8. Freaks & Geeks (NBC, 1999-2000) – Perhaps the most notorious of one-and-done TV shows, Paul Feig and Judd Apatow’s tales of the difficulties of attending high school outside of the cool crowd is not only a beloved cult classic, but spawned the careers of so many major comic figures of the last two decades. Unfortunately, one of the biggest campaigns ever to save a show failed. However, beyond Feig and Apatow, the show featured Seth Rogan, James Franco, Martin Starr, Linda Cardellini, Jason Segal, Busy Phillips and many others.
7. Insecure (HBO, 2016-present) – One of two shows in this section spawned by a successful webseries, Issa Rae became internet famous for her series Awkward Black Girl. With the help of Larry Wilmore, it earned her a chance to showcase her character on HBO where she fleshed it out into one of the best written shows on television as semi-fictional Issa and her best friend Molly try to balance success with giving back to their community, while also longing for love.
6. Broad City (Comedy Central, 2014-19) – And here’s the other show–Ilana Glazer and Abbi Jacobson produced their series of the same name about trying to make it as young creative women in NYC. Amy Poehler noticed how funny the show was, hopped on as producer, and got the pair a deal with Comedy Central. Its premises were usually simple: the duo struggle to overcome an obstacle while trying to figure out whether they were happy. It’s long past cliche to call NYC a character in anything, but few have used the city as their canvas quite as effectively as Glazer and Jacobson did for five seasons.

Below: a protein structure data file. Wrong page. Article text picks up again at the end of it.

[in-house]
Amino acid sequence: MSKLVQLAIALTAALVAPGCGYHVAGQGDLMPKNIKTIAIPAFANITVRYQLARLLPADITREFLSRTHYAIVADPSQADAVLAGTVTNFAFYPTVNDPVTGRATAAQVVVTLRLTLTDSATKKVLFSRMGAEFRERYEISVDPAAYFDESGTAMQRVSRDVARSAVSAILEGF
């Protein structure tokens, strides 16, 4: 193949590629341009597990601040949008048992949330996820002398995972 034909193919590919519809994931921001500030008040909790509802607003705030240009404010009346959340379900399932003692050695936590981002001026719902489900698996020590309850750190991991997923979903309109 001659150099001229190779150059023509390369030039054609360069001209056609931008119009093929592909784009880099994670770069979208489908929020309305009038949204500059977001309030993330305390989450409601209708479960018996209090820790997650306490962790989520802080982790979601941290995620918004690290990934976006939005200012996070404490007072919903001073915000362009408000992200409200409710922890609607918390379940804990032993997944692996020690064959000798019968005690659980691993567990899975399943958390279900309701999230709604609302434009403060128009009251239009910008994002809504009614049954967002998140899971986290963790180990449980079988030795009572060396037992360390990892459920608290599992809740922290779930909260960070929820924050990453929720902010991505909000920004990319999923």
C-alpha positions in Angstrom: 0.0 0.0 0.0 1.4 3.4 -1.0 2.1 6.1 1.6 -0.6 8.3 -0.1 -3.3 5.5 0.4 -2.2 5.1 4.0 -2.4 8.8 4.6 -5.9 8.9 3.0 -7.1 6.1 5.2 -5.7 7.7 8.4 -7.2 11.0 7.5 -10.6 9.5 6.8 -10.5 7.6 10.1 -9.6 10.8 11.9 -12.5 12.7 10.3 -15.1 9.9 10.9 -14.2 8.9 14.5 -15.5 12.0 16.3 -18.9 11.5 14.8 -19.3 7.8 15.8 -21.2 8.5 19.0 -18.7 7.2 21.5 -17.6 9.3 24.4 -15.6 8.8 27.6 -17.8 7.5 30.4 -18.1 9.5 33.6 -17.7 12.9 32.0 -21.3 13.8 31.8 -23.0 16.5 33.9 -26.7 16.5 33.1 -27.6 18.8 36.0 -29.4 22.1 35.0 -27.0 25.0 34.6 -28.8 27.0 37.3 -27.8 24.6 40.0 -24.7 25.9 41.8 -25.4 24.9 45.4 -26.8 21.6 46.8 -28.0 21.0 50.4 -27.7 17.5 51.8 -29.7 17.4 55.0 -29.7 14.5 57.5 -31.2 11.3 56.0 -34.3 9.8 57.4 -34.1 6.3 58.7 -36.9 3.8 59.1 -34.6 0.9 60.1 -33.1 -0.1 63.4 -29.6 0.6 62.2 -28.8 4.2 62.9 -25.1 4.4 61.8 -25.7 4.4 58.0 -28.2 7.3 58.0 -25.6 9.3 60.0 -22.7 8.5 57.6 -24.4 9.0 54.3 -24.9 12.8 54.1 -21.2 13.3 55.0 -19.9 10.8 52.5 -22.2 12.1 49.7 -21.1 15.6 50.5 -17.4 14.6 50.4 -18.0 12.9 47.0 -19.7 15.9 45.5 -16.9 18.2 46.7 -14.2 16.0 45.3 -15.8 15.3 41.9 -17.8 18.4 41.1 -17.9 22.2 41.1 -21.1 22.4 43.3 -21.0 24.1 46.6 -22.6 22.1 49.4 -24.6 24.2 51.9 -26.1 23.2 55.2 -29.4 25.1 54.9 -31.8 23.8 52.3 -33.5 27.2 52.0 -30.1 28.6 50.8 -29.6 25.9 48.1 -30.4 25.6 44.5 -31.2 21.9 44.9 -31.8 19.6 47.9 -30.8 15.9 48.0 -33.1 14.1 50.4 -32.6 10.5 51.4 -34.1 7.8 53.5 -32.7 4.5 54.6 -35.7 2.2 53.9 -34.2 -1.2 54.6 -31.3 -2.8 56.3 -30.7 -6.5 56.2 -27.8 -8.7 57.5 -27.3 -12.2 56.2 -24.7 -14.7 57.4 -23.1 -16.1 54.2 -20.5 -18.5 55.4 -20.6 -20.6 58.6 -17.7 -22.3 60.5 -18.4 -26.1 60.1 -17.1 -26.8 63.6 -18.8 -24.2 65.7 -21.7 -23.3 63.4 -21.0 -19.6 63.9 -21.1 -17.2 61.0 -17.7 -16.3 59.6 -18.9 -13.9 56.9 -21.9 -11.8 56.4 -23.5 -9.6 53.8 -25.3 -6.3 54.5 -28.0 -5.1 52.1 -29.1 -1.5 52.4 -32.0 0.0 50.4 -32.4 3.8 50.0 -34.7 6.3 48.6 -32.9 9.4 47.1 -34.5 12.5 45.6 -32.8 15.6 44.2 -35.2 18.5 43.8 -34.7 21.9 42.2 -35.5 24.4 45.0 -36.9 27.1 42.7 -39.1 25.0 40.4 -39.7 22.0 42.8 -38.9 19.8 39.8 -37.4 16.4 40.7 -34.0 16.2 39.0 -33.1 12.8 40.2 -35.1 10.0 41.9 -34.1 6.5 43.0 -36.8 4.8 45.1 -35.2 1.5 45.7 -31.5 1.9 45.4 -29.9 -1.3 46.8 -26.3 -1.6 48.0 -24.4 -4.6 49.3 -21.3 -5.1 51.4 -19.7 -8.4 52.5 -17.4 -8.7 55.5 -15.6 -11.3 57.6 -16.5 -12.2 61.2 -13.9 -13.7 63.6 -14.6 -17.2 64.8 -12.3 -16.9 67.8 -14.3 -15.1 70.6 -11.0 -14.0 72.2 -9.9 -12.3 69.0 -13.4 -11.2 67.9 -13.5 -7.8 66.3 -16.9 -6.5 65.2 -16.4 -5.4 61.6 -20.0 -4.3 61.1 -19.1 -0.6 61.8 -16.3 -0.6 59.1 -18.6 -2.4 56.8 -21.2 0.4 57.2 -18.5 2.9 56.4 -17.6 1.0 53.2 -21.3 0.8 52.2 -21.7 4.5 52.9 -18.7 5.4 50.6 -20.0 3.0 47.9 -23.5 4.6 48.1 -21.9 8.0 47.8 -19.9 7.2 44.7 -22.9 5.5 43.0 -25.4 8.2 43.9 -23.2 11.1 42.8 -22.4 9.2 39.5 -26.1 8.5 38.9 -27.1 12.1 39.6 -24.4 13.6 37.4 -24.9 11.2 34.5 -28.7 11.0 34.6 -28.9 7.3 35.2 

5. The Mary Tyler Moore Show (CBS, 1970-77) – Yet another show that was created as a showcase for a comic presence that would grow into a great ensemble, Mary Richards found herself thrust from a broken engagement to accidental producer of a Minneapolis evening news program. While the show ended over 40 years ago, it still feels like Mary’s hat is hanging up there above the trees.
4. Chappelle’s Show (Comedy Central 2003-06) – Few hit shows have ended as dramatically and abruptly as Dave Chappelle’s groundbreaking sketch show. Right or wrong, we have to respect someone who walks away from 55 million dollars because he is worried about the effect his comedy would have in his community. In its two-plus seasons, Chappelle gave us Black KKK member Clayton Bigsby, Charlie Murphy’s True Hollywood Story, the Racial Draft, and got Wayne Brady to poke fun at his squeaky clean image with one of the funniest sketches ever made.
3. Party Down (Starz, 2009-10) – Here’s another show whose legend belies its short life. Rob Thomas (not that Rob Thomas) cribbed some of the craziest tales from his catering days and enlisted some of his famous-ish friends like Adam Scott, Martin Starr (he’s all over this section), Ken Marino, Jane Lynch, and Lizzy Caplan and created ten farcical stories about different gigs. Despite low ratings, he got the green light for a second group of ten, which critics loved as much as the first, but that was that. Or was it? Rumor has it, the show is on its way back with the entire cast. Fingers crossed.
2. Community (Fox, 2009-14, Yahoo! Screen 2015) – There’s no shortage of shows in the high seeds of this tournament whose ratings never matched the passion of its fans. Dan Harmon’s show about incompetent Greendale Community College and seven people who formed a study group there had to sweat every season. In fact, “six seasons and a movie” became a running gag as well as a clarion call for its fans. And even when it got its sixth season (no movie as of yet), those episodes arguably brought down a whole streaming service. That said, no show has as gleefully embraced meta and made concept episodes a central part of its ever-expanding universe.
1. Cheers (NBC, 1982-93) – While the most famous half-hour spent in a Boston bar also was immediately critically acclaimed but struggled to find its audience at first. However, that didn’t last and quickly the story of a 30-something ex-Red Sox pitcher who buys a bar while planning a comeback, and all the loveable kooks who worked and/or drank at the tavern where “everybody knows your name” caught on and would become one of the great programs of all-time, despite its bizarre no-frills promo (seriously, click the title and watch it).